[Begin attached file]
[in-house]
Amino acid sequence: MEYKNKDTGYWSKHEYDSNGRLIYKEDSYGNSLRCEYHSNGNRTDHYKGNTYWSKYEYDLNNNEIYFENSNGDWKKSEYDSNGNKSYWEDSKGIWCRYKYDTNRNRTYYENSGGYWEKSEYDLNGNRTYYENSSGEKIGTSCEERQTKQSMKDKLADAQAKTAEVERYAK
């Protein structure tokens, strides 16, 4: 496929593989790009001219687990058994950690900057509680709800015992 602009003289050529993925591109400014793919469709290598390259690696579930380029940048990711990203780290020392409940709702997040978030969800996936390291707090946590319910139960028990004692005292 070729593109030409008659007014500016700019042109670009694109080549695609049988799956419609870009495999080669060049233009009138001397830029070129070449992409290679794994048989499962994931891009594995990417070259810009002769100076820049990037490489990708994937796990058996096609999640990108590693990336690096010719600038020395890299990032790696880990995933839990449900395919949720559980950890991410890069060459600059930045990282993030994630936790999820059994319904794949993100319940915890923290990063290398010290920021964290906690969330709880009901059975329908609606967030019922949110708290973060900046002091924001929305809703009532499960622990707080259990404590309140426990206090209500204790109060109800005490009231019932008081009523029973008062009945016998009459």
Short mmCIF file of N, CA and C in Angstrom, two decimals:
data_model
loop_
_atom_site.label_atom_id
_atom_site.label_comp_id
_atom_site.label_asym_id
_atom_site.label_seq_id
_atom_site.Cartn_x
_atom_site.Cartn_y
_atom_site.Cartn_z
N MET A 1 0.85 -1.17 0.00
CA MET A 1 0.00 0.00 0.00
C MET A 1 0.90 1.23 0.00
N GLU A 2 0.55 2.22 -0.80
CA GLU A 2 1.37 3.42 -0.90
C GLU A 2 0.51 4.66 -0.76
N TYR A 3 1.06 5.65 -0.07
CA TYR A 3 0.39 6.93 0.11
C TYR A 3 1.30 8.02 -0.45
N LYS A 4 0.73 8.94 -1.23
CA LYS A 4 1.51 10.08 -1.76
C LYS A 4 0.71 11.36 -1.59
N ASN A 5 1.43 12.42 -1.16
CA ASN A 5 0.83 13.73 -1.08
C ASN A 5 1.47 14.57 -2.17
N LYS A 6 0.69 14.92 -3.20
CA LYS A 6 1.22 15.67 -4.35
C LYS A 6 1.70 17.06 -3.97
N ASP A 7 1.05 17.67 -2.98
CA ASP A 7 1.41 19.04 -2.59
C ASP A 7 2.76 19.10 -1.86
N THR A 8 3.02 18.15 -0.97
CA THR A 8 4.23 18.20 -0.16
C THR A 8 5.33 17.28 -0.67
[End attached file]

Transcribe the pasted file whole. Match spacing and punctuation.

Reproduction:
[in-house]
Amino acid sequence: MEYKNKDTGYWSKHEYDSNGRLIYKEDSYGNSLRCEYHSNGNRTDHYKGNTYWSKYEYDLNNNEIYFENSNGDWKKSEYDSNGNKSYWEDSKGIWCRYKYDTNRNRTYYENSGGYWEKSEYDLNGNRTYYENSSGEKIGTSCEERQTKQSMKDKLADAQAKTAEVERYAK
């Protein structure tokens, strides 16, 4: 496929593989790009001219687990058994950690900057509680709800015992 602009003289050529993925591109400014793919469709290598390259690696579930380029940048990711990203780290020392409940709702997040978030969800996936390291707090946590319910139960028990004692005292 070729593109030409008659007014500016700019042109670009694109080549695609049988799956419609870009495999080669060049233009009138001397830029070129070449992409290679794994048989499962994931891009594995990417070259810009002769100076820049990037490489990708994937796990058996096609999640990108590693990336690096010719600038020395890299990032790696880990995933839990449900395919949720559980950890991410890069060459600059930045990282993030994630936790999820059994319904794949993100319940915890923290990063290398010290920021964290906690969330709880009901059975329908609606967030019922949110708290973060900046002091924001929305809703009532499960622990707080259990404590309140426990206090209500204790109060109800005490009231019932008081009523029973008062009945016998009459």
Short mmCIF file of N, CA and C in Angstrom, two decimals:
data_model
loop_
_atom_site.label_atom_id
_atom_site.label_comp_id
_atom_site.label_asym_id
_atom_site.label_seq_id
_atom_site.Cartn_x
_atom_site.Cartn_y
_atom_site.Cartn_z
N MET A 1 0.85 -1.17 0.00
CA MET A 1 0.00 0.00 0.00
C MET A 1 0.90 1.23 0.00
N GLU A 2 0.55 2.22 -0.80
CA GLU A 2 1.37 3.42 -0.90
C GLU A 2 0.51 4.66 -0.76
N TYR A 3 1.06 5.65 -0.07
CA TYR A 3 0.39 6.93 0.11
C TYR A 3 1.30 8.02 -0.45
N LYS A 4 0.73 8.94 -1.23
CA LYS A 4 1.51 10.08 -1.76
C LYS A 4 0.71 11.36 -1.59
N ASN A 5 1.43 12.42 -1.16
CA ASN A 5 0.83 13.73 -1.08
C ASN A 5 1.47 14.57 -2.17
N LYS A 6 0.69 14.92 -3.20
CA LYS A 6 1.22 15.67 -4.35
C LYS A 6 1.70 17.06 -3.97
N ASP A 7 1.05 17.67 -2.98
CA ASP A 7 1.41 19.04 -2.59
C ASP A 7 2.76 19.10 -1.86
N THR A 8 3.02 18.15 -0.97
CA THR A 8 4.23 18.20 -0.16
C THR A 8 5.33 17.28 -0.67